Two state legislators informed 6th District U.S. Rep. Luke Messer and about a dozen other attendees of General Assembly progress during a lunch meeting at the Brau Haus in Oldenburg Feb. 8.
A bill by District 42 state Sen. Jean Leising (R-Oldenburg) to prevent an estimated $57 million property tax increase on Indiana farmers may be the first piece of legislation approved by the full General Assembly.
Senate Bill 319 would delay, for an additional year, the implementation of new soil productivity factors proposed by the Indiana Department of Local Government Finance used to assess farmland property taxes.
“Much to my surprise, state Sen. Luke Kenley (R-Noblesville) made it the first bill heard on the agenda.” The Senate passed it 48-0 Jan. 29.
“Clearly, the governor is in support of this as well,” she reported. The fast-tracked bill was approved by the House Committee on Ways and Means Feb. 12 with a 20-0 vote and now goes to the full House of Representatives for further consideration, according to Leising’s Web site. It is moving quickly because of assessors’ timetables.
The Republican explained the soil productivity factors were set in 1979 and never changed since. A formula looks at six years of data, such as yield grain price, interest rate and terrain type, kicks out the highest year and averages the five left.
“Out of the clear blue, DLGF (officials) decided, through their rule-making authority, they would change the soil productivity factors, increasing them substantially ... an average of 25 percent.” Property tax payments for Indiana’s 62,000 farmers, depending on which counties they call home, would rise between 15-45 percent.
SB 319 would also require the DLGF and Purdue University College of Agriculture to submit a report on proposed soil productivity factors by Nov. 1 to the General Assembly. She added Purdue experts told her they don’t think soil productivity has changed much in recent years.
Leising said her legislation was developed after she led the General Assembly’s 2012 Interim Study Committee on Agriculture.
The state senator said she “never had anything that garnered so much attention” as her proposed Senate Bill 120, which would require cursive writing and reading in Indiana elementary school.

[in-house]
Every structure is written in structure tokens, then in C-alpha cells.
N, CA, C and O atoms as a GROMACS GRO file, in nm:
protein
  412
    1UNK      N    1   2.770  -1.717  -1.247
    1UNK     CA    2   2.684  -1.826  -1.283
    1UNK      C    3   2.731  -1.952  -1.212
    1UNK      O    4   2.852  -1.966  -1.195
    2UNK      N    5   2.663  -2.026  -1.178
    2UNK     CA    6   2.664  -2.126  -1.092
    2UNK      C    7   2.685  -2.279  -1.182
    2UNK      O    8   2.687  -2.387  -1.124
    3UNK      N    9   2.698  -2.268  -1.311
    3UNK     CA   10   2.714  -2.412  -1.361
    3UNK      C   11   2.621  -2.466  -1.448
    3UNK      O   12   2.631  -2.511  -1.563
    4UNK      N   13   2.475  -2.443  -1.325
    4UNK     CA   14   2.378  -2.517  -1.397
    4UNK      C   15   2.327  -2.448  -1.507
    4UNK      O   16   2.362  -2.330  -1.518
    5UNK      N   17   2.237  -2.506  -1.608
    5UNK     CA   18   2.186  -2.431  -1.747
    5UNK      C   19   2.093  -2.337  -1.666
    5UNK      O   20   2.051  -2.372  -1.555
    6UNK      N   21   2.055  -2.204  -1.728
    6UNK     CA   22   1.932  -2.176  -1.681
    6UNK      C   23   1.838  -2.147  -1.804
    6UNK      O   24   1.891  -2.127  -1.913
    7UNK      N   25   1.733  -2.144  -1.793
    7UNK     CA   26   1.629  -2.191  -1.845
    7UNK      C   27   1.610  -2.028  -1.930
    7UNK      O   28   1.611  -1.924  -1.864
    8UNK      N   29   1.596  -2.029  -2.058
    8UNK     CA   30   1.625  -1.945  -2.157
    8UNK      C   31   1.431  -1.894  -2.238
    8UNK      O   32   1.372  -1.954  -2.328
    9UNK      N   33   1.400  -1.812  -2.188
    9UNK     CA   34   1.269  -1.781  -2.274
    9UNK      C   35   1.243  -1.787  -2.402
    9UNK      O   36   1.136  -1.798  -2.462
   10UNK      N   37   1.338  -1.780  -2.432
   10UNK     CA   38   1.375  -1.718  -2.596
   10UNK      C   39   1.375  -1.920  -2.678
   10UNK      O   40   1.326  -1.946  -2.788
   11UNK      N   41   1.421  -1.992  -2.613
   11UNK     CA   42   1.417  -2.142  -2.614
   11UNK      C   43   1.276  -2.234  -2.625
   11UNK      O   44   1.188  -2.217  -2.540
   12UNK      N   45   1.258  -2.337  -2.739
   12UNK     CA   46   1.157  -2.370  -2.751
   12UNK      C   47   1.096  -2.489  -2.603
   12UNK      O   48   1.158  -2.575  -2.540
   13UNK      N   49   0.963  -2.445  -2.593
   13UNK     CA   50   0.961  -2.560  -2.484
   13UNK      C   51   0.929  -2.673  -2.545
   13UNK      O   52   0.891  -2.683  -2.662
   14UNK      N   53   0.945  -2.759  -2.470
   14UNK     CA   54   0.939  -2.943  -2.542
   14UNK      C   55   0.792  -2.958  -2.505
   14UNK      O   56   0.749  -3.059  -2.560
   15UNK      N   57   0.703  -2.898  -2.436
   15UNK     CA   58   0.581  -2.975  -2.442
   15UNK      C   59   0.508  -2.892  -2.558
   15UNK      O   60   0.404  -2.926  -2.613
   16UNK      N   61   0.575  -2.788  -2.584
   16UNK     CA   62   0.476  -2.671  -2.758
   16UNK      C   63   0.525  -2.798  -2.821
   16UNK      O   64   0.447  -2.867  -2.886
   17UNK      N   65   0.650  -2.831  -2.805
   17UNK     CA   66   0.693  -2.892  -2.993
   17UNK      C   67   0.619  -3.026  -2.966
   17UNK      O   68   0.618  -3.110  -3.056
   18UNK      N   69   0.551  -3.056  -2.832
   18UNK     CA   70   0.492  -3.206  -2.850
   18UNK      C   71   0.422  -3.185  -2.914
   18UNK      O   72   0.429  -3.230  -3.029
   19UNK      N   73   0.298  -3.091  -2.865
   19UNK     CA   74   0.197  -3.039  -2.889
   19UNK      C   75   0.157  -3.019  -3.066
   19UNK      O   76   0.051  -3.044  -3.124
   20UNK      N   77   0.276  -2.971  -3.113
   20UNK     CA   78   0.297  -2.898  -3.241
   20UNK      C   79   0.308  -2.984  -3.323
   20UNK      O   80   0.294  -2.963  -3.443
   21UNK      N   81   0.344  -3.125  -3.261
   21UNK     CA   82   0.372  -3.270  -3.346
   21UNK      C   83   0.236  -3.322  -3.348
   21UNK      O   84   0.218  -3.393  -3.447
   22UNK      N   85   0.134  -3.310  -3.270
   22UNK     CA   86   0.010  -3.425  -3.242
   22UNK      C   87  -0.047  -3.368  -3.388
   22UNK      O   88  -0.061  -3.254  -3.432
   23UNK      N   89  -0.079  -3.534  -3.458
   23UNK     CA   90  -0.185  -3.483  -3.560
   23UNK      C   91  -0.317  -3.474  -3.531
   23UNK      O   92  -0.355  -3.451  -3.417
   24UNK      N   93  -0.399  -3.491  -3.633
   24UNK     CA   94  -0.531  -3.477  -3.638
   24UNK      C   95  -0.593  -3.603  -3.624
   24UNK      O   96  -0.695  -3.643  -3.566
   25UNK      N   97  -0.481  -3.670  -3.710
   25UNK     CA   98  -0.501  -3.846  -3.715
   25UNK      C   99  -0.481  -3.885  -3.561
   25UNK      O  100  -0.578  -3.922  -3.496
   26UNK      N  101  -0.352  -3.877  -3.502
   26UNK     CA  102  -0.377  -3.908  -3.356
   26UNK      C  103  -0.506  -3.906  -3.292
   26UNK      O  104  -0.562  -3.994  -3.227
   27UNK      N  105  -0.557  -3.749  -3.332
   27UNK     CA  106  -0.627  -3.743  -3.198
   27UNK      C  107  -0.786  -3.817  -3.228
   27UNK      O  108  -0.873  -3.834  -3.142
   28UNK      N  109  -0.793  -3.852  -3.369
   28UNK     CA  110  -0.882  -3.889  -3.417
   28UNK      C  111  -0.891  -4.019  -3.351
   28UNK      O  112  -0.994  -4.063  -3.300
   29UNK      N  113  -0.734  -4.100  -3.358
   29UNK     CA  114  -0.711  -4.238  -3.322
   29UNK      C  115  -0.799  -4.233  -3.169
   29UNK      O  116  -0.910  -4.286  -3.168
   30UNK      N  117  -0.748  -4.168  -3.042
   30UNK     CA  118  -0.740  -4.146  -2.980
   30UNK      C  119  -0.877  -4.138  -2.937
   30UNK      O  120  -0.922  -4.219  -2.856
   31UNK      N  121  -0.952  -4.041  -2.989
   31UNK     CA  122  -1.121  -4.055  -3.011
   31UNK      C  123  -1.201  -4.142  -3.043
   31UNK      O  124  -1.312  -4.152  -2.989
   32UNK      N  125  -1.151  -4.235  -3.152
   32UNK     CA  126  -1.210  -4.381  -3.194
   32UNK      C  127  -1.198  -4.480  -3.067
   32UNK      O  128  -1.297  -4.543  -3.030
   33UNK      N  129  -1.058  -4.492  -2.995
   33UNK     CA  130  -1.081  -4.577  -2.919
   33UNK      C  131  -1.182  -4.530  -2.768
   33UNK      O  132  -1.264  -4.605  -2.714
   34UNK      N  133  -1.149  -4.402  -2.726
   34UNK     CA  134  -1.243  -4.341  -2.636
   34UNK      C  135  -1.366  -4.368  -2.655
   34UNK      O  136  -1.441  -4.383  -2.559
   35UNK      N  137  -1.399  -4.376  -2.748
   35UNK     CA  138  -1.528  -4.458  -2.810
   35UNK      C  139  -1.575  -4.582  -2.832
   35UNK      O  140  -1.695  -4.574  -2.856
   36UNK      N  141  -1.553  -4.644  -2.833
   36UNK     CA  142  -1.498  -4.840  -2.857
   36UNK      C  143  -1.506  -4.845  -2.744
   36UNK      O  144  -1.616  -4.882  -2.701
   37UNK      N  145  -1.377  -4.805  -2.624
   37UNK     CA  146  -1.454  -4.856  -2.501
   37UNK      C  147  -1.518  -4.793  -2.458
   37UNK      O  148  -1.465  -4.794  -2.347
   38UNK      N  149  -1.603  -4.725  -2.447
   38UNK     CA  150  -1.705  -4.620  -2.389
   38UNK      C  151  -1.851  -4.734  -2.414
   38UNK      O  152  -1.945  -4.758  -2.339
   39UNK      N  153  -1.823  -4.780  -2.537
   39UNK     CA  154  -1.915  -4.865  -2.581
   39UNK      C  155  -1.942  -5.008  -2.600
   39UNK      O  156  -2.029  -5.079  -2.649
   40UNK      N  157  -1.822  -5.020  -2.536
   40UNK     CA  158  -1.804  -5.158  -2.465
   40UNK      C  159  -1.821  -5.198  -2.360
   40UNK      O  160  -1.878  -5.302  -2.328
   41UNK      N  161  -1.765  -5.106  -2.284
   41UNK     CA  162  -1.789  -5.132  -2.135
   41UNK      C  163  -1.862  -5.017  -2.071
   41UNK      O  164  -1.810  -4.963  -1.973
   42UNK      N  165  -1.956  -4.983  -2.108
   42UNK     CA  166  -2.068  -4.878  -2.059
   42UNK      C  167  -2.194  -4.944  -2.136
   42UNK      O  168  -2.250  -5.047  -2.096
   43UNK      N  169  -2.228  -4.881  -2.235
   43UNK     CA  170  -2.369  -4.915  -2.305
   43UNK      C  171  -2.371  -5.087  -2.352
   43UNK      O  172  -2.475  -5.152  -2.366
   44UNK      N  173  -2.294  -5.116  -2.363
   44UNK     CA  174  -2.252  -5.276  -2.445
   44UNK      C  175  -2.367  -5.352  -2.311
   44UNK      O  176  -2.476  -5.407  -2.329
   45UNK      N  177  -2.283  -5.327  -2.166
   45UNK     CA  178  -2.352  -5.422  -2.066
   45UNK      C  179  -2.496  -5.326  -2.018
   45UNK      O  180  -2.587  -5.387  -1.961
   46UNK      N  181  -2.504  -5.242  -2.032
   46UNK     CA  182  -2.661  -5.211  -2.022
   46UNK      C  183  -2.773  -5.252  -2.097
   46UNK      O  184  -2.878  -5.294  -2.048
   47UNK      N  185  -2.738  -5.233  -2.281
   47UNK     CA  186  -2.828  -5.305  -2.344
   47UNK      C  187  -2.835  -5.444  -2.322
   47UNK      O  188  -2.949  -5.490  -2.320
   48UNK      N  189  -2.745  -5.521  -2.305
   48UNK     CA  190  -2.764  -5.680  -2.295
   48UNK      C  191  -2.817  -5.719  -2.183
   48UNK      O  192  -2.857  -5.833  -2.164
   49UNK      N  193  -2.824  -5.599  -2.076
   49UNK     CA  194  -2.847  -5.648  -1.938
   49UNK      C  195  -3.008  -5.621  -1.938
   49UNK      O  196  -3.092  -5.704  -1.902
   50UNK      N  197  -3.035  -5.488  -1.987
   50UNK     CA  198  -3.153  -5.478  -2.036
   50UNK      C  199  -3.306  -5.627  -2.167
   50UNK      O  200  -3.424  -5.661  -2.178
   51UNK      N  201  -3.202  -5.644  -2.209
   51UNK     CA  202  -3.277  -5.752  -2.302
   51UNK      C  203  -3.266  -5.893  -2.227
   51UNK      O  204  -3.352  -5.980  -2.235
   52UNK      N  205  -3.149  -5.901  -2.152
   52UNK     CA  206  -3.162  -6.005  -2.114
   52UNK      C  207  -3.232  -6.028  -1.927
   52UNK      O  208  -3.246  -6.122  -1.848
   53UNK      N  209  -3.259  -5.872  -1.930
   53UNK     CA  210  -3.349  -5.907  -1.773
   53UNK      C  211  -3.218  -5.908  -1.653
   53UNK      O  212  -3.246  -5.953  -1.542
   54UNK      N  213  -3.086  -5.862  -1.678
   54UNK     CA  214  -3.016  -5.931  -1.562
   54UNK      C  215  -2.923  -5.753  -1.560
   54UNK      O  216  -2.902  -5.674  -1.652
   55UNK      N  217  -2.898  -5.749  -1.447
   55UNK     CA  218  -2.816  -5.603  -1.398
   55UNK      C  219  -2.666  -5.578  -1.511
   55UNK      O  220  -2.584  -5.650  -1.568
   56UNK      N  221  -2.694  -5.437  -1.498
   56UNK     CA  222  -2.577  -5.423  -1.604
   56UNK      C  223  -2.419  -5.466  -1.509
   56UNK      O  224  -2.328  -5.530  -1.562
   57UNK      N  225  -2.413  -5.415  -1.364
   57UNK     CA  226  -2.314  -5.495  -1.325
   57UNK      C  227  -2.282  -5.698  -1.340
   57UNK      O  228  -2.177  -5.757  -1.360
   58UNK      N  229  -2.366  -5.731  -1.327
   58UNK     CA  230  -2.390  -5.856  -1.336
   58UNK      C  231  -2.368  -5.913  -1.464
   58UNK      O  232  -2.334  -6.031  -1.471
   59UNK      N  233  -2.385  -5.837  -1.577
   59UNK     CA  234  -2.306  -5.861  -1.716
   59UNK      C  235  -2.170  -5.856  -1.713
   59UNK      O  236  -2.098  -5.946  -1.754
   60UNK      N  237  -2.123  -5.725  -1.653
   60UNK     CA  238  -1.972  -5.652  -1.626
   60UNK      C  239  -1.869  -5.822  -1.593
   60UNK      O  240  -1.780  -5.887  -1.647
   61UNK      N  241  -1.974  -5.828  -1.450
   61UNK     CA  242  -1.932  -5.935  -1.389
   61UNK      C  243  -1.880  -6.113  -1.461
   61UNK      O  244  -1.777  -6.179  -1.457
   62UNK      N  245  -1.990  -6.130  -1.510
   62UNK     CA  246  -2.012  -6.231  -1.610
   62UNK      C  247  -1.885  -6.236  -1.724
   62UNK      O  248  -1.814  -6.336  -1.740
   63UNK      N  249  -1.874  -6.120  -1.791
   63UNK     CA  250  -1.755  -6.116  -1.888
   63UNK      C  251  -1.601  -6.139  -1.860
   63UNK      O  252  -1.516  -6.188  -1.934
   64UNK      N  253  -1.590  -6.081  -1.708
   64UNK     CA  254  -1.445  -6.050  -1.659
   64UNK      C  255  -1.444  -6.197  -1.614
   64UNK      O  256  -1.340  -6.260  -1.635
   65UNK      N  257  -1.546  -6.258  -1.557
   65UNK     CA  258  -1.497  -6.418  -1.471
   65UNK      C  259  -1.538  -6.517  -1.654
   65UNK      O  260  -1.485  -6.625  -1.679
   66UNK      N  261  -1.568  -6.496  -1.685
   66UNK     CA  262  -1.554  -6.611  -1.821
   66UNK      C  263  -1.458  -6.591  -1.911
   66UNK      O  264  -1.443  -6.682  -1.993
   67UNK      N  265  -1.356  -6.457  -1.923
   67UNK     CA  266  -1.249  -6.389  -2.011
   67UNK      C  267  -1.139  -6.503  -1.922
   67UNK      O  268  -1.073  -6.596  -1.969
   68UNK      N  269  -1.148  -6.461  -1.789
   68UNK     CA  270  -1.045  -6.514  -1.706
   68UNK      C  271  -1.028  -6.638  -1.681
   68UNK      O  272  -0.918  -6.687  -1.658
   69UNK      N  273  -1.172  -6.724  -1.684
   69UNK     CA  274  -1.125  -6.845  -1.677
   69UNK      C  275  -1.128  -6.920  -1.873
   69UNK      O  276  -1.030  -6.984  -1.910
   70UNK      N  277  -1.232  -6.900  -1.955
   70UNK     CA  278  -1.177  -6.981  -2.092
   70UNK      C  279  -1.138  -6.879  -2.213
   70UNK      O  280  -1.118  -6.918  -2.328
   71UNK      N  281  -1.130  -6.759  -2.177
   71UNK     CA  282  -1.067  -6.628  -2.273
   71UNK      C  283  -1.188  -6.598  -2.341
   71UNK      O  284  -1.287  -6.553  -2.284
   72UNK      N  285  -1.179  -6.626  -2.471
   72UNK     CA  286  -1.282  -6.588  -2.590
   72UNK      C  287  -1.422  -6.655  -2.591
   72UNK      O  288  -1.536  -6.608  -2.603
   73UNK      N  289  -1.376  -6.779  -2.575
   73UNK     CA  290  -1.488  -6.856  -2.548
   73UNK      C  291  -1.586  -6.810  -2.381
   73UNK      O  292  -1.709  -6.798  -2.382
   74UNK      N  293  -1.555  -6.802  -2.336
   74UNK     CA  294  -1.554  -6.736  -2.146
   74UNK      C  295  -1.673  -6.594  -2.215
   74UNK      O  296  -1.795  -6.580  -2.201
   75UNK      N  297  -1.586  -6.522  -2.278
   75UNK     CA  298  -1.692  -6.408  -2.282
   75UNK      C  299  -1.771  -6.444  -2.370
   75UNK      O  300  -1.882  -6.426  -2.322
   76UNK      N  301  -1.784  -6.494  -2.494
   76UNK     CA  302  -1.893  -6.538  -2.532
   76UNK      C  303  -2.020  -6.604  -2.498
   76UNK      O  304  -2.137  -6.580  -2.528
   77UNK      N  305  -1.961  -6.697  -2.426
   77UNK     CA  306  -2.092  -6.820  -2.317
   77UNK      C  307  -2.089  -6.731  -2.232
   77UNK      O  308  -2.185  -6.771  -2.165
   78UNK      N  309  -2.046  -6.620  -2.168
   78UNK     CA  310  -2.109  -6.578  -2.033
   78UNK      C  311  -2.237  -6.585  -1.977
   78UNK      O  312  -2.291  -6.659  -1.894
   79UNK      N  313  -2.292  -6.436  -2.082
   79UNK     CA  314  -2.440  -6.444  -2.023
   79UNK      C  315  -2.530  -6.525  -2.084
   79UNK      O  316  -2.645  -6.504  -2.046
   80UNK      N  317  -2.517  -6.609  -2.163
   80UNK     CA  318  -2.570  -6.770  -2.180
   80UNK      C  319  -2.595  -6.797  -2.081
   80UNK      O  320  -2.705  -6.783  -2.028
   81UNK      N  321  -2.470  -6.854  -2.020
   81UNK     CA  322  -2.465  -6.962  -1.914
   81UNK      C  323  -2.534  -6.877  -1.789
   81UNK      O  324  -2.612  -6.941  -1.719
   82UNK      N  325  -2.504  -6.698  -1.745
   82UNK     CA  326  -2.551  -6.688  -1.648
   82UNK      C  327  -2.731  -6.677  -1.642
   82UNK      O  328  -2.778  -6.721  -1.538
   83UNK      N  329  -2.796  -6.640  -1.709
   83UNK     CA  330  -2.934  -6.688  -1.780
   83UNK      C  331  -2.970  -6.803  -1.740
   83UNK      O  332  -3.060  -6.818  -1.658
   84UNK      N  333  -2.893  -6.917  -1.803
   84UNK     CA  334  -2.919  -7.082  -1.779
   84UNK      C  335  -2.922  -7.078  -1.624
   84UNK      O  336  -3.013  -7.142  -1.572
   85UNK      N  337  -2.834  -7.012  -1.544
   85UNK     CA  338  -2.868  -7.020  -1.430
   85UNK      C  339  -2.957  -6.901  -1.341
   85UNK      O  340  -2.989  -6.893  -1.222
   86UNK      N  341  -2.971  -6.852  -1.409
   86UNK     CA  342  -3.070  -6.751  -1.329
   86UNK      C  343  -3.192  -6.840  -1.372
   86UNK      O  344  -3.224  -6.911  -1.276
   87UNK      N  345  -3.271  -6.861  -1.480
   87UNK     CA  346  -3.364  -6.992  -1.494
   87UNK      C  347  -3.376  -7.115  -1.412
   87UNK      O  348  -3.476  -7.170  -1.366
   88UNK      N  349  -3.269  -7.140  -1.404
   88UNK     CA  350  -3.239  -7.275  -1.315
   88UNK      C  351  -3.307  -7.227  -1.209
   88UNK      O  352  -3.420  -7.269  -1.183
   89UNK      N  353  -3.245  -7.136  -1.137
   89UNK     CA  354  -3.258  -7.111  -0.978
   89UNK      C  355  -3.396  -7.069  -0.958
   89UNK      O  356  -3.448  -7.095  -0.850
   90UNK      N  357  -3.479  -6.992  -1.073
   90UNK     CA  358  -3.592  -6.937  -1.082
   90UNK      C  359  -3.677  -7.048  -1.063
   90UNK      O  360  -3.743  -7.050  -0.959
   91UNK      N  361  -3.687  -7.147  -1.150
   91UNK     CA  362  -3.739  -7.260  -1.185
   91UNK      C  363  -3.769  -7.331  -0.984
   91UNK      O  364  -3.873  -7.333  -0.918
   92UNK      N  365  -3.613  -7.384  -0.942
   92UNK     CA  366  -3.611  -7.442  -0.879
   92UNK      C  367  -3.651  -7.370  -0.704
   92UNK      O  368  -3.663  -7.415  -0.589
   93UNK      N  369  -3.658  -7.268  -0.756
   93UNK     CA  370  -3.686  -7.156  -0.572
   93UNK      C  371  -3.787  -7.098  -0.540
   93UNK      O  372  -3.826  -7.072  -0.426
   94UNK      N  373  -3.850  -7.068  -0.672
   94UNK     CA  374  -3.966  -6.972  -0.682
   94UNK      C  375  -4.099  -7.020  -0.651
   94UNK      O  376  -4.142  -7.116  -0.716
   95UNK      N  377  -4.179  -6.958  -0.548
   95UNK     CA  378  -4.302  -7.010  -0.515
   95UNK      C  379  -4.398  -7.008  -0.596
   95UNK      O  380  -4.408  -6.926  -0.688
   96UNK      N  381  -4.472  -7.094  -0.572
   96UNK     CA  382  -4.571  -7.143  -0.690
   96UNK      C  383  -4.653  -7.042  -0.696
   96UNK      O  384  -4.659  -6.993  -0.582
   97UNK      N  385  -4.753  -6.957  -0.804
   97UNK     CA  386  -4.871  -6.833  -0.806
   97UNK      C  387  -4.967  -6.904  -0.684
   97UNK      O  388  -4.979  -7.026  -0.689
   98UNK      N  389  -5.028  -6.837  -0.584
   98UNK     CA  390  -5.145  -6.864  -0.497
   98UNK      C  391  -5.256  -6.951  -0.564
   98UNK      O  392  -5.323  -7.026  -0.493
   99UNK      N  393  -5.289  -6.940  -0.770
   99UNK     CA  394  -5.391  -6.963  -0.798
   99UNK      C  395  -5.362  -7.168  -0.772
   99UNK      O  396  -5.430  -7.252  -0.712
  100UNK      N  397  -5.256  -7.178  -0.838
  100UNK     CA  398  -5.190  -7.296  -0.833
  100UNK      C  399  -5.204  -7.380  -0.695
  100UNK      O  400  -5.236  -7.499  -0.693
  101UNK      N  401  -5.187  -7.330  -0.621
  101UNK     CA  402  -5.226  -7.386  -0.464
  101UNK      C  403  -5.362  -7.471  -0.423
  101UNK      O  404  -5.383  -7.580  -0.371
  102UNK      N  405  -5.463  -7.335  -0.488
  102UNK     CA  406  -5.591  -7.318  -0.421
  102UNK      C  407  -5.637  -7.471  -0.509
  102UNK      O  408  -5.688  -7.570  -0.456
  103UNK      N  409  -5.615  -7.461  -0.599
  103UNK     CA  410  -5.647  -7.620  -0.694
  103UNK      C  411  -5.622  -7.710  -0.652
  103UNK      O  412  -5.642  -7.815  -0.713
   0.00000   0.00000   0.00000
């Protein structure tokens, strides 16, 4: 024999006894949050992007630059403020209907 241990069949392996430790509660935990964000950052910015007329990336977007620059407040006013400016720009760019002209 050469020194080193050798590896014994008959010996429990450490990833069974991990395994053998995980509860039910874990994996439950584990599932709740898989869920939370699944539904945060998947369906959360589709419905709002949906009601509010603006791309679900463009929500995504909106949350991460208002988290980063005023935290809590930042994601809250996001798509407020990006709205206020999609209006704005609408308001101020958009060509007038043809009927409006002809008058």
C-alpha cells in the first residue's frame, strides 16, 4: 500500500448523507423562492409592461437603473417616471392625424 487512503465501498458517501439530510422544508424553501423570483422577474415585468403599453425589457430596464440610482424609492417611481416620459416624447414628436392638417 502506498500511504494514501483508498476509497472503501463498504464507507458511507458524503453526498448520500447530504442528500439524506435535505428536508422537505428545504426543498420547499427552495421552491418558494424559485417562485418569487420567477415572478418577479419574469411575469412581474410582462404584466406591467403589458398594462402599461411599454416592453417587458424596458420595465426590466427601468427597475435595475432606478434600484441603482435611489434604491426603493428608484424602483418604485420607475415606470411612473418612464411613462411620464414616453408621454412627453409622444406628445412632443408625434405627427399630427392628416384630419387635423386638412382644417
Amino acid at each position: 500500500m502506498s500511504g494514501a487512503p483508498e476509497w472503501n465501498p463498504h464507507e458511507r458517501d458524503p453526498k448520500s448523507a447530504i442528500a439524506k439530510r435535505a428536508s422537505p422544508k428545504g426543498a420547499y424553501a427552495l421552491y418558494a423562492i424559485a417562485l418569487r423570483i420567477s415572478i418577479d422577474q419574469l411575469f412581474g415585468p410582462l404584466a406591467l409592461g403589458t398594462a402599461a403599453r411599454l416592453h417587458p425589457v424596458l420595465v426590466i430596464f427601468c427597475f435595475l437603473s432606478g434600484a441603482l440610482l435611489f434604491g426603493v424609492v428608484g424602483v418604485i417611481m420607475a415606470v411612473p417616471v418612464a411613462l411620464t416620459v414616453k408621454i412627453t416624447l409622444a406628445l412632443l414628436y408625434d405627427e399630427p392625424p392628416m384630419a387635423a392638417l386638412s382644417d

Leising created the legislation after the Indiana State Department of Education announced in 2011 that cursive writing was optional. “Nobody knew why ... it’s because the (national) Common Core standards, which will be implemented in 2014, do not include cursive writing” and state leaders want to align with those guidelines.
Eliminating the flowing, connected way of writing is a “serious concern for those of us who are old enough to think reading, writing and arithmetic might be important. Child psychologists are saying if children are not taught to write cursive,” it will make learning in general more difficult for some.
“We know that with Common Core you cannot deviate at all from the ... curriculum. But they will allow you to do an additional 15 percent,” which could include cursive.
The Senate approved the bill Feb. 5 by a 36-13 vote, so it has moved to the Indiana House for consideration.
According to District 55 state Rep. Cindy Ziemke (R-Batesville), “a great bill was passed after many hours” of debate Feb. 7. It mandates remediation for high school juniors so they can be prepared for college and the work environment. “People were falling through the cracks.” Some students who didn’t score well enough on, say, a math entrance exam had to take a low-level college math course, adding expenses.
She said Senate leaders have agreed not to hear the same sex marriage amendment this year due to the upcoming Supreme Court vote. “It will wait until next year. We are concentrating on jobs and education” instead of social issues.
Ziemke maintained Speaker of the House Brian Bosma (R-Indianapolis) “is doing a tremendous job in leadership this year ... he’s keeping everybody straight and doing some really great things.”